Quote Originally Posted by jandhumphreyme View Post
    For coffee I use a cone drip filter holder over my coffee cup. The downside to this is my filter holder is molded plastic and inconvenient to pack, but makes a very nice cup of joe.
    I grind coffee beans at home, but when on the road, I grind enough for carrying on the trip. I'm not that much of a coffee purist.

    In a soft kid's lunch box, I pack my coffee mug, inside my beer mug (of course with no handles). The bag coffee sits inside the coffee mug. The Jet Boil lays beside the beer mug and the molded plastic and inconvenient filter used to go into another case. However in the last couple of years, I have been using a stainless steel, collapsible filter holder. It now sits under the Jet Boil and mugs. Not as sturdy as the plastic version, but when folded flat, much easier to pack. I got this at MEC in Canada. There must be something equivalent in the US camping outlets.
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    Paul
    Retired and riding my RTs, the '87 K100 & the '98 R1100 !
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  7. #22
    Registered User AKsuited's Avatar
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    Quote Originally Posted by richardus View Post
    I see a lot of reference to dehydrated food, which sounds to me like a special buy unless you live near some good outfitter stores.
    Available at Walmart...
    My fleet: 2015 R1200GS, 2017 Toyota Prius Prime (plug-in hybrid)

  8. #23
    Still Wondering mika's Avatar
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    Quote Originally Posted by GTRider View Post
    ... snip ...
    I used to use white gas or multi-fuel stoves, but white gas is a PITA to find on the road and itís not always easy to extract gasoline from a fuel-injected bike. And the achilles heel of those stoves is the generator tube, which even with twice-yearly doses of carb cleaner mixed in with the fuel can get gummed up and inefficient.
    ... snip ... DG
    Agreed. Most of my trips with the bike kit are extended weekends. If I need to refuel extracting gas was difficult but there is a workaround. When the quick connect fuel lines were a recall item on my R1150R I ended up with an extra set. I have a spare chunk of fuel line with proper end on it and keep it with my small tool kit under the seat. I connect it to the line to pump my tank out for storage or repair. Not my favorite option on the road but it is a way to fill a multi-fuel tank when I need to.
    Pass the mustard and UP THE REVOLUTION!

  9. #24
    Quote Originally Posted by GTRider View Post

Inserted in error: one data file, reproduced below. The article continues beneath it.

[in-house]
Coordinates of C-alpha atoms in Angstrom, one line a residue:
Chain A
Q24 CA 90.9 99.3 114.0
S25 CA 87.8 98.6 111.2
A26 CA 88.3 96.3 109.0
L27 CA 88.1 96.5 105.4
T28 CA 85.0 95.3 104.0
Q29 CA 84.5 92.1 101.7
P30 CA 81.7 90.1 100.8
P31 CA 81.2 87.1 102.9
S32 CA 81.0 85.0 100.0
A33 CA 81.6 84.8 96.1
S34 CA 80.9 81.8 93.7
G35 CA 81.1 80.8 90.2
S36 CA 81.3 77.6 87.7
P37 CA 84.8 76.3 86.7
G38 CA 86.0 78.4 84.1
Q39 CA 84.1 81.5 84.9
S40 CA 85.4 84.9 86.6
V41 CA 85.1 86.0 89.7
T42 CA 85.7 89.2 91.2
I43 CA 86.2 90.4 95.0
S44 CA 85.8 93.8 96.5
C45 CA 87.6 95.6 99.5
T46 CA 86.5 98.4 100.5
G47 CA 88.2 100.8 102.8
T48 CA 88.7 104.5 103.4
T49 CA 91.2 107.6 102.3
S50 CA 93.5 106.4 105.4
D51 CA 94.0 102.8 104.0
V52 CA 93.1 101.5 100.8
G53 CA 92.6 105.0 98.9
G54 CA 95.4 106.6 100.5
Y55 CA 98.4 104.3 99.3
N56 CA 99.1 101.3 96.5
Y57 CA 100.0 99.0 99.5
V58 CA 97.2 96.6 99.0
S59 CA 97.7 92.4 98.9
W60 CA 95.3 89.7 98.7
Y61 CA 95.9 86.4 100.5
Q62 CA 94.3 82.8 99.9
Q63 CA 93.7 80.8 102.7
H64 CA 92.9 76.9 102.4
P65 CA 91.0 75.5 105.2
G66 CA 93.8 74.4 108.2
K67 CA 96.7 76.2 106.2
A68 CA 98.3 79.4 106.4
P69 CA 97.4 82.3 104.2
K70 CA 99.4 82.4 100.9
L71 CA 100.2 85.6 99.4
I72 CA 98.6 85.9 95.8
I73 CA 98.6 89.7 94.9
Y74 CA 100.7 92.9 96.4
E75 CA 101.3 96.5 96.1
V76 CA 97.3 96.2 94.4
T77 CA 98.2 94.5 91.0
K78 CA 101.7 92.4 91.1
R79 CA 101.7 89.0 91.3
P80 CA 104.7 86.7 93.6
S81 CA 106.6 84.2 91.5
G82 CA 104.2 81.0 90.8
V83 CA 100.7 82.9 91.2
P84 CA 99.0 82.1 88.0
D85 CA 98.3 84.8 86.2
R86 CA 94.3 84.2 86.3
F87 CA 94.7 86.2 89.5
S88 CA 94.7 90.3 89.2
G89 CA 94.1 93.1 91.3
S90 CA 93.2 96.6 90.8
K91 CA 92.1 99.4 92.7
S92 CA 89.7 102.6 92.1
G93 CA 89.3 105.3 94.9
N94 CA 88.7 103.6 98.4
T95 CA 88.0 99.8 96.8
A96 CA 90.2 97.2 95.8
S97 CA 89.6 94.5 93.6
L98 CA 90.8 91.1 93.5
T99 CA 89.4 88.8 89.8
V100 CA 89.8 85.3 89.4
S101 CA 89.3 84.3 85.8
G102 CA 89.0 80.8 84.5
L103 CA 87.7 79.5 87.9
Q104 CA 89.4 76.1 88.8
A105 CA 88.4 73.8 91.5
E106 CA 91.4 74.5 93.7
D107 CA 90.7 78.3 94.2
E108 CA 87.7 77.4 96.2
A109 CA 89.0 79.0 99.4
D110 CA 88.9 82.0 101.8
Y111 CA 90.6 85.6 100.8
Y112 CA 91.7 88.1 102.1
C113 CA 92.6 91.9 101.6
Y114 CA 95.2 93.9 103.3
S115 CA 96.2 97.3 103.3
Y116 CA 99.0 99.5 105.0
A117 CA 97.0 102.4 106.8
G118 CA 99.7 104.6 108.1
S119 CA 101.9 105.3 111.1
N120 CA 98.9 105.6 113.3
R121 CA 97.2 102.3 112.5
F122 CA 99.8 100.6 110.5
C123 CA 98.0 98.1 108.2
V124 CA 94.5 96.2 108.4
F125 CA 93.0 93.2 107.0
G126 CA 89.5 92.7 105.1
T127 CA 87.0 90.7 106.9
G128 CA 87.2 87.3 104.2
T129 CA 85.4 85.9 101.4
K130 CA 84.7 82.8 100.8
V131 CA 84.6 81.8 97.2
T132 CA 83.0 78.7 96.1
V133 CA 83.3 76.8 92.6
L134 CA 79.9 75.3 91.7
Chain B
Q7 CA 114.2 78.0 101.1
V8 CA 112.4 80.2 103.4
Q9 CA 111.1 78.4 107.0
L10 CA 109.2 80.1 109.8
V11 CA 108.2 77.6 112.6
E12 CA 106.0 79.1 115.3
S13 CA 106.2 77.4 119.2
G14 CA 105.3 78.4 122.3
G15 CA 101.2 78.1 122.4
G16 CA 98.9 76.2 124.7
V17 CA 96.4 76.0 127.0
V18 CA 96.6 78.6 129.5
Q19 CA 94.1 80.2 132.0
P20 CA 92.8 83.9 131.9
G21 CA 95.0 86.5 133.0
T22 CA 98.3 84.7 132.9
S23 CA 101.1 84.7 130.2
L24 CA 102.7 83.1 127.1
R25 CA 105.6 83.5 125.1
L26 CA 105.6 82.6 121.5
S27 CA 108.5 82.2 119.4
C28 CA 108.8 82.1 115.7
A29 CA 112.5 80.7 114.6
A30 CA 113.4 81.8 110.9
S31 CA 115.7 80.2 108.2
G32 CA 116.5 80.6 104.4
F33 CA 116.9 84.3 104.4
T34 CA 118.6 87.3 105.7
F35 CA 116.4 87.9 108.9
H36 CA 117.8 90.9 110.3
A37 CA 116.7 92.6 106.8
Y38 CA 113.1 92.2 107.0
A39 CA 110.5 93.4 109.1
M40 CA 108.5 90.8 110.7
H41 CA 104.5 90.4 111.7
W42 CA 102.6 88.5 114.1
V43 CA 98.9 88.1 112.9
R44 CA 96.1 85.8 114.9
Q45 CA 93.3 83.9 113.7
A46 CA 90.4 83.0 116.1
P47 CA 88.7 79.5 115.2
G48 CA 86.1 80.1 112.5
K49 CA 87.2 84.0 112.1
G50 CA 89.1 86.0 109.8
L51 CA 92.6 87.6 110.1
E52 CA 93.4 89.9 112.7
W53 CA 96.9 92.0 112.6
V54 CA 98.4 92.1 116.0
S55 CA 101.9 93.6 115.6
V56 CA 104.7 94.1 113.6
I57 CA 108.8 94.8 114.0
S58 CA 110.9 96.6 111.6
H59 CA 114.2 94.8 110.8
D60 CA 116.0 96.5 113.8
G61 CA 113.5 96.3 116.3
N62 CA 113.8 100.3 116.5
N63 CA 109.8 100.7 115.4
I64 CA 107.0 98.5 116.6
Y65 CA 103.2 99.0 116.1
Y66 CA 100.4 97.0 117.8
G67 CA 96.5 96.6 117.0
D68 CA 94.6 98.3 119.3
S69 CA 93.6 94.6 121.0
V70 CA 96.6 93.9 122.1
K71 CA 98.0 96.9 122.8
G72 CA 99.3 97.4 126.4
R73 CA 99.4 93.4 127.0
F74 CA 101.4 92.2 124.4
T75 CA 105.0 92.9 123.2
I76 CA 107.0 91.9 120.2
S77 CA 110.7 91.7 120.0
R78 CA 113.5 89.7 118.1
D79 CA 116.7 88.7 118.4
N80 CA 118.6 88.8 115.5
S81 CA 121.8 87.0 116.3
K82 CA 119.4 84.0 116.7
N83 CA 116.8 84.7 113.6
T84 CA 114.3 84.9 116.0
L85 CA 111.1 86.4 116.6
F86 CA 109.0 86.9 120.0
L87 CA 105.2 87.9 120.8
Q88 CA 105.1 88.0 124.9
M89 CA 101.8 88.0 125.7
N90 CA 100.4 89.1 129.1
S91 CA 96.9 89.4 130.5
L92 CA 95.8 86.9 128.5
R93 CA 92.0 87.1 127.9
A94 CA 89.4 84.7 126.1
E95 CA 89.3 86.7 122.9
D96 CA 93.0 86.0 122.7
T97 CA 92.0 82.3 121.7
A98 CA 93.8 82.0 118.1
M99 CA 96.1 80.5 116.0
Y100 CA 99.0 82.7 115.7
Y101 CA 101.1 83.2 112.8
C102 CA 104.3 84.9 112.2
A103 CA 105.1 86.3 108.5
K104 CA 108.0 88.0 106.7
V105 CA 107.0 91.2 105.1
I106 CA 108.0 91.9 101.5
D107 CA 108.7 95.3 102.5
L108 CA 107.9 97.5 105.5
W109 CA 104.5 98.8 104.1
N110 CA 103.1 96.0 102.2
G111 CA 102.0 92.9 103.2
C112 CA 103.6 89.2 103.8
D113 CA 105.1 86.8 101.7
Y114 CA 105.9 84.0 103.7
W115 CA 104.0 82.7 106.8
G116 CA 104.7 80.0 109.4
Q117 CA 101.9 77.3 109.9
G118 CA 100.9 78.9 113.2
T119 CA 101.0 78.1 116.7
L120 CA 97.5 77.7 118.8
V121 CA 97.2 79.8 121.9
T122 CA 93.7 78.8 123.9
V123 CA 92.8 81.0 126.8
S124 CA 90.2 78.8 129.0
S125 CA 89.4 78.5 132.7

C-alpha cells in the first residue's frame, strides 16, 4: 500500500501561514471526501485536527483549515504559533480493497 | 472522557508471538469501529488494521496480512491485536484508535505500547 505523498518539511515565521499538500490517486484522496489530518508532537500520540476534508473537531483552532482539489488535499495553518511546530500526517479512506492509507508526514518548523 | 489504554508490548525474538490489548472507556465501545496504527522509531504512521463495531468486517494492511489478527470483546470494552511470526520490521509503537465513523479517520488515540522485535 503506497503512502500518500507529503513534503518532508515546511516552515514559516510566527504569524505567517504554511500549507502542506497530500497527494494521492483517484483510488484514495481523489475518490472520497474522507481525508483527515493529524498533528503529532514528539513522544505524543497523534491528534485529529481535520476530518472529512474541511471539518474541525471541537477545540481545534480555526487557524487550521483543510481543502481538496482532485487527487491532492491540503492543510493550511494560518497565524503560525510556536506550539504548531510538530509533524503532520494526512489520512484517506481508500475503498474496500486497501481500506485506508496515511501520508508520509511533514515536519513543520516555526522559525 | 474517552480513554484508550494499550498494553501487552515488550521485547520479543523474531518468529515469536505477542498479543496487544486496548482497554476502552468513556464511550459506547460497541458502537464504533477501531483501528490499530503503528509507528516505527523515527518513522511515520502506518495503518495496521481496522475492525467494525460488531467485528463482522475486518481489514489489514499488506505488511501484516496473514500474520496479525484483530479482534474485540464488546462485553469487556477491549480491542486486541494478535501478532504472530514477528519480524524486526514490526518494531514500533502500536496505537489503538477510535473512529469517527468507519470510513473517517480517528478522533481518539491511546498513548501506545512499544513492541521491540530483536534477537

Isobutane/propane canisters are available almost anywhereóWalmart, sporting goods stores, hardware stores and so on, and a lot of campground stores handle them as well. Easy enough to pick up a spare as youíre riding by. And pick up a collapsible or folding wind shield even if the stove you select has one built in, as even with a built-in shield wind will dramatically reduce efficiency of the stove. And stability of your chosen stove is key, for both safety and functionality.

    I used to use white gas or multi-fuel stoves, but white gas is a PITA to find on the road and itís not always easy to extract gasoline from a fuel-injected bike. And the achilles heel of those stoves is the generator tube, which even with twice-yearly doses of carb cleaner mixed in with the fuel can get gummed up and inefficient.

    For camping rides I carry a Jetboil, an Aeropress, a small non-stick skillet, a small stainless steel pot (about a quart), a thrift-store melamine plate, a few utensils and condiment containers. Thatís enough gear to make a meal out of whatever Iíve packed or picked up along the way. Everything but the plate goes into a small stuff sack.

    Best,
    DG
    My wife and I could not find an Isobutane/propane cannister in Stanley, Idaho while exploring the area in Aug 2017- mecca of backpacking, mountain biking and rafting. We are going back to a MSR white gas stove. I'm putting a spigot off the Safari tank on my ktm 690. If on the GSA - will just carry two liter bottles of gas.








    ktm 690

  10. #25
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    Quote Originally Posted by tincup View Post
    My wife and I could not find an Isobutane/propane cannister in Stanley, Idaho while exploring the area in Aug 2017- mecca of backpacking, mountain biking and rafting. We are going back to a MSR white gas stove. I'm putting a spigot off the Safari tank on my ktm 690. If on the GSA - will just carry two liter bottles of gas. ktm 690
    Per Bing facts on Stanley, Idaho
    Stanley is a town in Custer County, Idaho, United States. The population was 63 at the 2010 census; down from 100 in 2000.
    I'm surprised you couldn't fine a butane canister in a town of 63.

    There is nothing near Stanley, ID except mountains, forests and streams.

    Chris
    Elnathan - 2014 BMW F800GT
    IBA# 49894 True Rounder = 0-20's - Rounder -- to -- 100's+ Red Hot Rounder
    John 14:6

  11. #26
    Registered User GTRider's Avatar
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    Quote Originally Posted by tincup View Post
    My wife and I could not find an Isobutane/propane cannister in Stanley, Idaho while exploring the area in Aug 2017- mecca of backpacking, mountain biking and rafting. We are going back to a MSR white gas stove. I'm putting a spigot off the Safari tank on my ktm 690. If on the GSA - will just carry two liter bottles of gas.
    Well, if youíre going to pack fuel it would seem just as easy to pack an extra canister for the Jetboil...
    Best,

    DG (whistling while wandering off...)